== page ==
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What could be wrong with my back?

By November 30, 2009 - 6:42pm
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I was playing basketball and I spun very quickly. It felt like something popped. The pain is in my lower right back. The muscle feels like it pops in and out or a bone popping in and out. Everytime I bend over or turn to my right the "pop" or whatever it is occurs. The pain and throb is constant but if I lie down or sit for a while it eases. A doctor told me I strained a muscle but I believe that is far from what is wrong. Any suggestions?

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Expert HERWriter Guide Blogger

Hi MM - Sorry to hear you've got back pain, that can be excruciating. I'm sure you'd like to find relief as soon as you can.

You stated that a doctor had told you the cause of your pain was a muscle strain. A sprain or strain of muscles or ligaments is the most common cause of back pain. The pain is usually localized in the low back. It gets worse with back motion, sitting, standing, bending, and twisting. If a nerve is irritated, the pain may extend into the buttock or leg on the affected side, and muscle weakness or numbness may be present. It usually gets better with rest, and there is good bowel and bladder control.

Does that sound like what you're experiencing? If not, here's some information on more serious symptoms associated with back pain that may require immediate medical attention :

* Pain that is severe or that has gotten dramatically worse
* Progressive weakness in a leg or foot
* Difficulty walking, standing, or moving
* Numbness in the genital or rectal area
* Loss of bowel or bladder control
* Difficulty with urination
* Fever, unexplained weight loss, or other signs of illness
* Pain that awakes you from sleep at night

If the pain you're experiencing doesn't improve, or if you find that it's worsening with rest (including at night) there may be an indication of a more serious disease. In that case you would need to see your physician again. The doctor will ask about your symptoms and medical history, and perform a physical exam. In particular, the doctor will examine your back, hips, and legs and usually will test for strength, flexibility, sensation, and reflexes.

Other tests may include:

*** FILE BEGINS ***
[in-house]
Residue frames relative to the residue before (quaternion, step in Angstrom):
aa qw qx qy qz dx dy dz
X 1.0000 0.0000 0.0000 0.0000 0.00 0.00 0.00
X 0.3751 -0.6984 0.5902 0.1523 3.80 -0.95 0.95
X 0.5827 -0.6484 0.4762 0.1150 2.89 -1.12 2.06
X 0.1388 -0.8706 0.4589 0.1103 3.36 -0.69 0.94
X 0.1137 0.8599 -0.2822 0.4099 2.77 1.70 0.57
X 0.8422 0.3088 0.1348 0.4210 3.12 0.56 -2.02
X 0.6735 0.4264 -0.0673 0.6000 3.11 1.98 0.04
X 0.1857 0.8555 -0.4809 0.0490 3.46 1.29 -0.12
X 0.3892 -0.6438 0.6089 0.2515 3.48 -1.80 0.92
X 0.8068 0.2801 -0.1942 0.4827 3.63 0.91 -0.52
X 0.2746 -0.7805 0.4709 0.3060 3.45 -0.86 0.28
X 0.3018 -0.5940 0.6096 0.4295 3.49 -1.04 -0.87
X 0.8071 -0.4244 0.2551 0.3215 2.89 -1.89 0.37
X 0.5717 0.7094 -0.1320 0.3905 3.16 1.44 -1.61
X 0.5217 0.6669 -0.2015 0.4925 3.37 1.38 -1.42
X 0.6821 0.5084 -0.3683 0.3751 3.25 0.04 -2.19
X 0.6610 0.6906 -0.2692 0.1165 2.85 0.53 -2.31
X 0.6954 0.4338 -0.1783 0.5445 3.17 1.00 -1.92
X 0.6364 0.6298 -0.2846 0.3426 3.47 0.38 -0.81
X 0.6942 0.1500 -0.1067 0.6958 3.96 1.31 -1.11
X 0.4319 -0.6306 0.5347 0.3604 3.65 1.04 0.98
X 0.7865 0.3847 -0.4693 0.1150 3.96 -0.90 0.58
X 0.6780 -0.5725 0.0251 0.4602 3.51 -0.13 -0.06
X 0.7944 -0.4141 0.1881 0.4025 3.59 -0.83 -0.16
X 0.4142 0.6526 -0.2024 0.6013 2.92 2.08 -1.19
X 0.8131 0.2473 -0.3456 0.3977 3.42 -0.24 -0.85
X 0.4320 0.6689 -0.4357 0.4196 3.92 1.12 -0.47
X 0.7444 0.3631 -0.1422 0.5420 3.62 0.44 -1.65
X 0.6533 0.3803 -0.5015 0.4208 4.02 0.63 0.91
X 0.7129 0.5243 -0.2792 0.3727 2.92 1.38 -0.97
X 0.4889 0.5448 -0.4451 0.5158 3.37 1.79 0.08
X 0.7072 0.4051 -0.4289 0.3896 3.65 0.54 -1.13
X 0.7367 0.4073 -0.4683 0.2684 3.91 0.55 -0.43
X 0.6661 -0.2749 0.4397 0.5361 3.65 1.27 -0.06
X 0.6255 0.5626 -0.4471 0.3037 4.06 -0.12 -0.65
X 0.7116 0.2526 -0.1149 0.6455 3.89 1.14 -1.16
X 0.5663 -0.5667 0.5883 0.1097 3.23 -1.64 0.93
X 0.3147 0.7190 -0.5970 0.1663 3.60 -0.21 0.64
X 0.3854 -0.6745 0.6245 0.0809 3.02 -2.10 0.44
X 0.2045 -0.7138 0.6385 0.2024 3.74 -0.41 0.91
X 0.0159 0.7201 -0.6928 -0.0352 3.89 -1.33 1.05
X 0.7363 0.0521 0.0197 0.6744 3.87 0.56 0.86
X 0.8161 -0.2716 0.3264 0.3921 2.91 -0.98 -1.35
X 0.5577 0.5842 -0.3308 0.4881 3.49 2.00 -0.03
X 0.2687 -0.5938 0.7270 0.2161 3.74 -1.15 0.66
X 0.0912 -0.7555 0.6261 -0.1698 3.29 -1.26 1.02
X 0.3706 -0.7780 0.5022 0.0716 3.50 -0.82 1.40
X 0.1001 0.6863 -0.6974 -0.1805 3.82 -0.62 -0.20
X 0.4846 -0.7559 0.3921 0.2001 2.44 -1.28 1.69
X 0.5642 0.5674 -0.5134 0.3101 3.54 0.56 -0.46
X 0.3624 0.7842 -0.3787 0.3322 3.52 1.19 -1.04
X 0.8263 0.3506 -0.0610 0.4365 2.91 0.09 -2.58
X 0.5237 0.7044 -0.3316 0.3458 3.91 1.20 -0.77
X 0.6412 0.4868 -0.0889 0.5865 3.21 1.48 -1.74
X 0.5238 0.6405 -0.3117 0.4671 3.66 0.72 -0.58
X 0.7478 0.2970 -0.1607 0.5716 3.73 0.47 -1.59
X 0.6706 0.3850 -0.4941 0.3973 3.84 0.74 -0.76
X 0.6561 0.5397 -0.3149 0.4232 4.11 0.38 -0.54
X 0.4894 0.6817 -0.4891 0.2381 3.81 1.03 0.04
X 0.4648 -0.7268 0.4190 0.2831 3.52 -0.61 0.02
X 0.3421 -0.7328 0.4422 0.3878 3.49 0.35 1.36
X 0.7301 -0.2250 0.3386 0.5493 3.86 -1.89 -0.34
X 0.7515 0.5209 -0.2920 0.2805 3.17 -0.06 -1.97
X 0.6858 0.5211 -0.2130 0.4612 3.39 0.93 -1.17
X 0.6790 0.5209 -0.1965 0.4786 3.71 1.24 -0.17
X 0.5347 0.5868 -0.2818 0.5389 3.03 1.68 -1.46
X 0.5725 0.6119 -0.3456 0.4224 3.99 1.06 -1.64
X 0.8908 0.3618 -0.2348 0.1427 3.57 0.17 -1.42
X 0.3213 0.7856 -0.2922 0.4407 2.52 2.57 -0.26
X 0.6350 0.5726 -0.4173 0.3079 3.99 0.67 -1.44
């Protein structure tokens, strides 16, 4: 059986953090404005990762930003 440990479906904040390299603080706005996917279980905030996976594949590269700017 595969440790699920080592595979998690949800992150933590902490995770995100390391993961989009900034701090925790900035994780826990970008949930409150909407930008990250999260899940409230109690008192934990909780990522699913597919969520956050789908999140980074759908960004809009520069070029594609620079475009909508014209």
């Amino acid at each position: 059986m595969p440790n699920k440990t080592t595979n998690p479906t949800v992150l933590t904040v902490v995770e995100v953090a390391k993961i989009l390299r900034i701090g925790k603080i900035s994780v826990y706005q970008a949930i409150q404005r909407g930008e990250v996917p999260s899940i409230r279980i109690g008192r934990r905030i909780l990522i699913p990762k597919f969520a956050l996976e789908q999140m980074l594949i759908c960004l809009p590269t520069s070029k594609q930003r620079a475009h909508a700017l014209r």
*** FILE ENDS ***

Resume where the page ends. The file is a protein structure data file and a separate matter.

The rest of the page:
* X-rays —a test that uses radiation to take a picture of structures inside the body, especially bones. This test is usually done if you are over 50 years old or have persistent symptoms for more than a week. This test has its limitations in that it does not show herniated discs or spinal stenosis.
* CT scan —a type of x-ray that uses a computer to make pictures of structures inside the body. This test provides a good picture of the vertebrae and the spinal canal. This test is done when there are persistent symptoms.
* MRI scan —a test that uses magnetic waves to make pictures of structures inside the body and shows the intervertebral discs and any abnormality of the discs. This test is done when there are persistent symptoms.
* Bone scan —a test to determine mineralization of the bones
* Blood tests—such as complete blood count (CBC) or sedimentation rate
* Urine test—to check for urinary infection or blood in the urine

Depending on your doctor's finding, various treatments could be needed, including:

Bed Rest

Short-term bed rest is not generally recommended in normal individuals. It is only recommended in those with severe debilitating back pain, and for not more that 1 to 2 days. Movement helps in cases of muscle spasm and to maintain muscle strength.

* Pain relievers such as acetaminophen (Tylenol), aspirin, or ibuprofen
* Muscle relaxants for muscle spasm—These medications are not used in cases where you need to be alert, such as driving or operating machinery.
* Cortisone injections
* Antidepressants for depression due to chronic pain

Physical Therapy

* Hot or cold packs
* Stretching and strengthening exercises for back and abdominal muscles
* Education about how to deal with back problems
* Massage
* Ultrasound treatments or electrical stimulation

Alternative Medicine

* Activities
o Restrict activities for 3-6 weeks, then resume activities as soon as possible.
* Relaxation training
* Biofeedback
* Acupuncture
* Chiropractic or osteopathic manipulation
o This is often beneficial when done by an experienced therapist.


Only a small number of patients need surgery. It may be needed if nerve problems develop or other treatments fail to provide relief. Common procedures are discectomy , laminectomy , and spinal fusion .

Does this information help you? We wish you the best in recovering from your pain, and invite you to keep us posted on your progress in dealing with this situation.
Take good care,

December 1, 2009 - 6:33pm
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